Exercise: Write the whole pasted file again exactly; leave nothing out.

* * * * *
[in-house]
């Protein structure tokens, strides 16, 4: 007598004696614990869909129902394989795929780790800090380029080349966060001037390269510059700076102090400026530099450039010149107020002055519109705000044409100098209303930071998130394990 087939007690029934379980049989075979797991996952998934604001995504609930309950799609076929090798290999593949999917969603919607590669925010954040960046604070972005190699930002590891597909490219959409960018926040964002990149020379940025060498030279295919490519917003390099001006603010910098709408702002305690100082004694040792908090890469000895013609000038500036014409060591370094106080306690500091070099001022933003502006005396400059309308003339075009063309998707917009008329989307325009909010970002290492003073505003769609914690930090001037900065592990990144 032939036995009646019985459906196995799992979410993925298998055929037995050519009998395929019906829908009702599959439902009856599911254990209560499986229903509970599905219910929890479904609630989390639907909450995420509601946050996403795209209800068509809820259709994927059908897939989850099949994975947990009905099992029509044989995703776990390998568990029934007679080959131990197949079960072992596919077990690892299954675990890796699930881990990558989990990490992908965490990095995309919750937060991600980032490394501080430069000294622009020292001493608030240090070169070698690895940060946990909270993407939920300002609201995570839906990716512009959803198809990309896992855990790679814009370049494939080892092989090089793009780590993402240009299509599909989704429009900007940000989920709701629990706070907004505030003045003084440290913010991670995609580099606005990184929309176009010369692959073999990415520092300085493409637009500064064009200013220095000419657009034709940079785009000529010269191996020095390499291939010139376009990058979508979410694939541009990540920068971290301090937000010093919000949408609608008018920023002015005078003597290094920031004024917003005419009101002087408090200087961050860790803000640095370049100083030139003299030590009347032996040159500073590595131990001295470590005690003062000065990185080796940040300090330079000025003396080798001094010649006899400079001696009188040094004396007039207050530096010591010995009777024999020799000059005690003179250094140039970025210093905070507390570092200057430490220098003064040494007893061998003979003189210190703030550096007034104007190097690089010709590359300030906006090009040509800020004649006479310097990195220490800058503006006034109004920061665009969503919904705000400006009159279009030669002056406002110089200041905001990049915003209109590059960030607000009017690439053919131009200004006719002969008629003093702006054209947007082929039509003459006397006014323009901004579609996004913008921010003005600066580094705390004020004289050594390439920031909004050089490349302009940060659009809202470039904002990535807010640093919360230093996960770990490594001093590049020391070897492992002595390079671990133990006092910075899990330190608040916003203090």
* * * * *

[in-house]
């Protein structure tokens, strides 16, 4: 007598004696614990869909129902394989795929780790800090380029080349966060001037390269510059700076102090400026530099450039010149107020002055519109705000044409100098209303930071998130394990 087939007690029934379980049989075979797991996952998934604001995504609930309950799609076929090798290999593949999917969603919607590669925010954040960046604070972005190699930002590891597909490219959409960018926040964002990149020379940025060498030279295919490519917003390099001006603010910098709408702002305690100082004694040792908090890469000895013609000038500036014409060591370094106080306690500091070099001022933003502006005396400059309308003339075009063309998707917009008329989307325009909010970002290492003073505003769609914690930090001037900065592990990144 032939036995009646019985459906196995799992979410993925298998055929037995050519009998395929019906829908009702599959439902009856599911254990209560499986229903509970599905219910929890479904609630989390639907909450995420509601946050996403795209209800068509809820259709994927059908897939989850099949994975947990009905099992029509044989995703776990390998568990029934007679080959131990197949079960072992596919077990690892299954675990890796699930881990990558989990990490992908965490990095995309919750937060991600980032490394501080430069000294622009020292001493608030240090070169070698690895940060946990909270993407939920300002609201995570839906990716512009959803198809990309896992855990790679814009370049494939080892092989090089793009780590993402240009299509599909989704429009900007940000989920709701629990706070907004505030003045003084440290913010991670995609580099606005990184929309176009010369692959073999990415520092300085493409637009500064064009200013220095000419657009034709940079785009000529010269191996020095390499291939010139376009990058979508979410694939541009990540920068971290301090937000010093919000949408609608008018920023002015005078003597290094920031004024917003005419009101002087408090200087961050860790803000640095370049100083030139003299030590009347032996040159500073590595131990001295470590005690003062000065990185080796940040300090330079000025003396080798001094010649006899400079001696009188040094004396007039207050530096010591010995009777024999020799000059005690003179250094140039970025210093905070507390570092200057430490220098003064040494007893061998003979003189210190703030550096007034104007190097690089010709590359300030906006090009040509800020004649006479310097990195220490800058503006006034109004920061665009969503919904705000400006009159279009030669002056406002110089200041905001990049915003209109590059960030607000009017690439053919131009200004006719002969008629003093702006054209947007082929039509003459006397006014323009901004579609996004913008921010003005600066580094705390004020004289050594390439920031909004050089490349302009940060659009809202470039904002990535807010640093919360230093996960770990490594001093590049020391070897492992002595390079671990133990006092910075899990330190608040916003203090």